Most Helpful Customer Reviews
Fred And Ginger based on 0 ratings. 2 reviews.
I very much enjoyed Hannah Hyam's lovingly written book, Fred and Ginger, The Astaire-Rogers Partnership 1934-38, especially her focus on the transporting romantic love scenes that Astaire and Rogers acted in their dances. She describes elements of which I was unconsciously aware, but had never given much thought, such as the anti-romantic dialogue and comedy moments that help leaven and keep timeless the intense love stuff, or the importance to each dance of Ginger's costumes.
Also effective is Hyam's use of a new, less chronological or film-by-film approach. Instead, she builds her discussions around concepts from varying points of view--the acting, the singing, the dancing. She is never repetitive about it, only reinforcing, and it's a nice change from the marching-through-the-calendar format. The many photographs in this book are beautiful.
In every book about Astaire that I've ever read--and I think I have read all but the ones that are exclusively in other languages--there are opinions expressed about the quality or importance of one dance/song/scene/partner over another, and those opinions naturally vary. Though both books are at the top of my list, I was glad that Hyam called the author of The Fred Astaire and Ginger Rogers Book, Arlene Croce, on her near-dismissal of "Cheek to Cheek," for example; and she even expresses a few disagreements with John Mueller (Astaire Dancing) from time to time.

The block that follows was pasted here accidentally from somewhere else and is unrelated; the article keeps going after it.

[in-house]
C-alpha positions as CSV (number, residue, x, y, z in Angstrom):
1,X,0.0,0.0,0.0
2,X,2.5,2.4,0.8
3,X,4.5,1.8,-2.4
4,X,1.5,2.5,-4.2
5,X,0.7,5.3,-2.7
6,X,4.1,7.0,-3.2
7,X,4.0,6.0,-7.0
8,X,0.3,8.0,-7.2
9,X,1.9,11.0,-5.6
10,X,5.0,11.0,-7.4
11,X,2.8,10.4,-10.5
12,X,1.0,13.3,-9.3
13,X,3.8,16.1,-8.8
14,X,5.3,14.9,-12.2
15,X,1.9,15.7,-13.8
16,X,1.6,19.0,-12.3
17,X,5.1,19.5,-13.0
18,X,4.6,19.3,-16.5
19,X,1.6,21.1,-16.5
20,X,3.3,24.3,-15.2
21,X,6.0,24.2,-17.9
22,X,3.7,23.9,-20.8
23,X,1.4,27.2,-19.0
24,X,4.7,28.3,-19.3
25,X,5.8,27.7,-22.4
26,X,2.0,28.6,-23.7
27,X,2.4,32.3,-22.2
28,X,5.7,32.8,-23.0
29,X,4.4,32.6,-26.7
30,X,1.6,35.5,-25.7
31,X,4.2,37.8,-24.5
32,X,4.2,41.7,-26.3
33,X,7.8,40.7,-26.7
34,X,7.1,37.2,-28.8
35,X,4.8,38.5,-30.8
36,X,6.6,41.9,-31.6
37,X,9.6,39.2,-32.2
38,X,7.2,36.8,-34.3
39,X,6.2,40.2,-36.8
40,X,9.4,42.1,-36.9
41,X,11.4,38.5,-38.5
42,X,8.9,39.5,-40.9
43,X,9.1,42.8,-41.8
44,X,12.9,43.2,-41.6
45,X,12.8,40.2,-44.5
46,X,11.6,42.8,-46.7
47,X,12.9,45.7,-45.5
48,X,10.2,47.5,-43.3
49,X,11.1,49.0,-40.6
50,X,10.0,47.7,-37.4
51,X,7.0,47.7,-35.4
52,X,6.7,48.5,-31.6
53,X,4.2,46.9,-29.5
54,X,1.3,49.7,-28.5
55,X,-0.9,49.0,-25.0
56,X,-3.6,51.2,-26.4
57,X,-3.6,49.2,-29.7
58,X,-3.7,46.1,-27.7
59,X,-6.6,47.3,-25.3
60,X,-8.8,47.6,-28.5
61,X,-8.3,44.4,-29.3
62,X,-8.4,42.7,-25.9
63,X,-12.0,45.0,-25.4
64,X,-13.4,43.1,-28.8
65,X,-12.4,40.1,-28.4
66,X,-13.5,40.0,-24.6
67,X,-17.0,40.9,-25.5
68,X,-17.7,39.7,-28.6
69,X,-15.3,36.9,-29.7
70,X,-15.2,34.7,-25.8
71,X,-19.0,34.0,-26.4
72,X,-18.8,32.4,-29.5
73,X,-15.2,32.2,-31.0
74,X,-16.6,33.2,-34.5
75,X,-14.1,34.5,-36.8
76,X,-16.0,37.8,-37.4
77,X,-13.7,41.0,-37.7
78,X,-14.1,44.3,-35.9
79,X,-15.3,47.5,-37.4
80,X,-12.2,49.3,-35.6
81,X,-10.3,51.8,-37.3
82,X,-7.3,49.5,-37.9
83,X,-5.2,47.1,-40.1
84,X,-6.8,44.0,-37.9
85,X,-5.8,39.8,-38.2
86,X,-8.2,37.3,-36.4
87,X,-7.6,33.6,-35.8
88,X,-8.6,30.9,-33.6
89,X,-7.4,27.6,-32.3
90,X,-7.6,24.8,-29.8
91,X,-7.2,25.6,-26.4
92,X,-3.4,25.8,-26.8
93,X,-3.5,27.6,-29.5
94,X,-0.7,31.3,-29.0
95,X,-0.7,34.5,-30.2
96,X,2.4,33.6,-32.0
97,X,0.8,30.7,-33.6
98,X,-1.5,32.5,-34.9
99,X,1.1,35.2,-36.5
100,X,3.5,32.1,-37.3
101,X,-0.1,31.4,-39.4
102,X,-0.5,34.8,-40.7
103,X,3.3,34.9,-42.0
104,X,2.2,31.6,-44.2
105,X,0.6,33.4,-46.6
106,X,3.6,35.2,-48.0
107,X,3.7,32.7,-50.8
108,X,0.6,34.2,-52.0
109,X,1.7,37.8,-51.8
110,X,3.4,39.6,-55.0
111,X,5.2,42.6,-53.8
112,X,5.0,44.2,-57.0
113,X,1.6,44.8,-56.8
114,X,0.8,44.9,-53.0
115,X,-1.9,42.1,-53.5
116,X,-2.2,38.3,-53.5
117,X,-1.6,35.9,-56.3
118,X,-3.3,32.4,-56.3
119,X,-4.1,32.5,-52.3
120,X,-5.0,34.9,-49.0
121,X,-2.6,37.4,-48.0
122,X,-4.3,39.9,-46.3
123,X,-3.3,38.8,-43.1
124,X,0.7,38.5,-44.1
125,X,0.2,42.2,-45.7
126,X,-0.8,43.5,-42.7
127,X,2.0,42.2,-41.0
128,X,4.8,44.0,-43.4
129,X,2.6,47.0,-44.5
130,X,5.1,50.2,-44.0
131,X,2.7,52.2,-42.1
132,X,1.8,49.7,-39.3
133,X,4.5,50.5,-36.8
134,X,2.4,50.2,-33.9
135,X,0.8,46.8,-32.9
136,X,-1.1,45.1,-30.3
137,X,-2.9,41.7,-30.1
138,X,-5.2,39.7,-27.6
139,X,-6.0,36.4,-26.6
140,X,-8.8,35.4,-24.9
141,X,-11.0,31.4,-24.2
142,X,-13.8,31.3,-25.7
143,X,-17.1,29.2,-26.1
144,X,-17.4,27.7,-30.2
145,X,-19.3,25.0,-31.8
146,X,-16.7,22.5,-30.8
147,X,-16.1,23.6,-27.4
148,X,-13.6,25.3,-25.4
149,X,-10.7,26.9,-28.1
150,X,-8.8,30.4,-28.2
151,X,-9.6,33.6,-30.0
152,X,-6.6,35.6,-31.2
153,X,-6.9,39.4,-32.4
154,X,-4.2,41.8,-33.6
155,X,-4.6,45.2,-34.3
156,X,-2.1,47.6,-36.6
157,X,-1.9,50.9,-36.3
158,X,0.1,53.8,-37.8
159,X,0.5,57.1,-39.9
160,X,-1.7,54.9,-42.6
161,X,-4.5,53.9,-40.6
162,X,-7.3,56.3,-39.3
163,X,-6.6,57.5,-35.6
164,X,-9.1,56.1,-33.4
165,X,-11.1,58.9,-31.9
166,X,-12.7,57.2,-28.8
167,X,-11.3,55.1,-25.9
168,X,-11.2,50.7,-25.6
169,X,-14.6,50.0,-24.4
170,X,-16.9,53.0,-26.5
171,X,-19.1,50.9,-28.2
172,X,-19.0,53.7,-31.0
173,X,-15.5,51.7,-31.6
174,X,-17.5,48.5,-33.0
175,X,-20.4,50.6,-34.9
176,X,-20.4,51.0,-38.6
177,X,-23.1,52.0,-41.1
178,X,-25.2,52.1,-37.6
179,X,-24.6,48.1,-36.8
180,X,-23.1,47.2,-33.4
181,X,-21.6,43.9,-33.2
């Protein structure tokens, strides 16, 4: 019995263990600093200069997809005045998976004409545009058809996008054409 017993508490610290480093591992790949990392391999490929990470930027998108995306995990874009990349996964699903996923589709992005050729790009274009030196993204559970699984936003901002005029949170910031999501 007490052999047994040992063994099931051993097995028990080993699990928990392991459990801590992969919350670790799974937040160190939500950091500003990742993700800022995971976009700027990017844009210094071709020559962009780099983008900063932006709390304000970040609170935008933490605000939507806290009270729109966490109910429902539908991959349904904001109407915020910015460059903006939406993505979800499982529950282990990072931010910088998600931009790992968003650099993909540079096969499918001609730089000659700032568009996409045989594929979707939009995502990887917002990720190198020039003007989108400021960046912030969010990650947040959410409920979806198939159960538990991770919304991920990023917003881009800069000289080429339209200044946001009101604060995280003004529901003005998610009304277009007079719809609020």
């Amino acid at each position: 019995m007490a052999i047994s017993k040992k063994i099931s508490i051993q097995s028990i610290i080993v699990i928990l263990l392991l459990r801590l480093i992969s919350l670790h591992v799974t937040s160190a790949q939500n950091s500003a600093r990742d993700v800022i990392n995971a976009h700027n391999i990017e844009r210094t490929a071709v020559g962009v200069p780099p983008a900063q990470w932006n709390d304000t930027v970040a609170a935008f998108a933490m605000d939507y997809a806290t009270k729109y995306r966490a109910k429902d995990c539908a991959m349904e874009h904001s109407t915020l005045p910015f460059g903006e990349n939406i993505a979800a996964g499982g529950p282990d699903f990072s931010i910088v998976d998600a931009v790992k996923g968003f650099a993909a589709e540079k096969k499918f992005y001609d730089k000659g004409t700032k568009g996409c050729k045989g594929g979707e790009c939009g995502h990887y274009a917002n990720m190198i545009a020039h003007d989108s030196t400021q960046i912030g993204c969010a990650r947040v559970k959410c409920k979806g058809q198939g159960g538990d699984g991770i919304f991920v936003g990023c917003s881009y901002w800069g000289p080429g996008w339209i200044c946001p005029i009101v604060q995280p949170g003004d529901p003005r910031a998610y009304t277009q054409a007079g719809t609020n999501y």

One of Hyam's major contentions is that Ginger Rogers was Fred's best partner. The author gives excellent reasons to build her case, and essentially I agree with them all. In any discussion of Astaire's work, drawing contrasts between partners is unavoidable, but I'm uncomfortable with contrasts that lead to absolute judgments. My feeling about Astaire's interplay with other partners differs somewhat. There is something to be said for nearly every pairing with Astaire on-screen. Magical in its own way, the blend of Astaire and Rita Hayworth is sensual and exciting because Astaire is usually more restrained. That restraint is part of his appeal, to be sure, but it is sweet to see him finally let go just a bit more. Astaire seems almost overwhelmed by Hayworth in their dialogue scenes, but takes complete control in the dances, which makes for an intoxicating juxtaposition.
I disagree as well with Hyam's characterization of Hayworth as lacking warmth; in fact, in her films with Astaire and despite the goddess image, I think her appeal is more earthy than ethereal and that she mixes sweetness and kindness with her sex appeal that blends with Astaire's modest sexiness very well. I'm also of the opinion that a number Astaire performed with Cyd Charisse, "Dancing in the Dark," is among his greatest works.
I was wary of Hyam's decision to exclude some of the A-R films from her treatise, but after reading her explanatory introduction, it made good sense to me. She nevertheless has affectionate praise for The Story of Vernon and Irene Castle (a personal favorite of mine) and a modicum of appreciation for the other two excluded films. The introduction carefully explains the author's motivations for decisions of what to include in the book, and may be a little difficult to follow without a familiarity with the films under discussion. For those who know these movies well, this section makes for very interesting reading. A fine complement to the DVDs.
Christine Bamberger, Mod., Yahoo's Astaire Group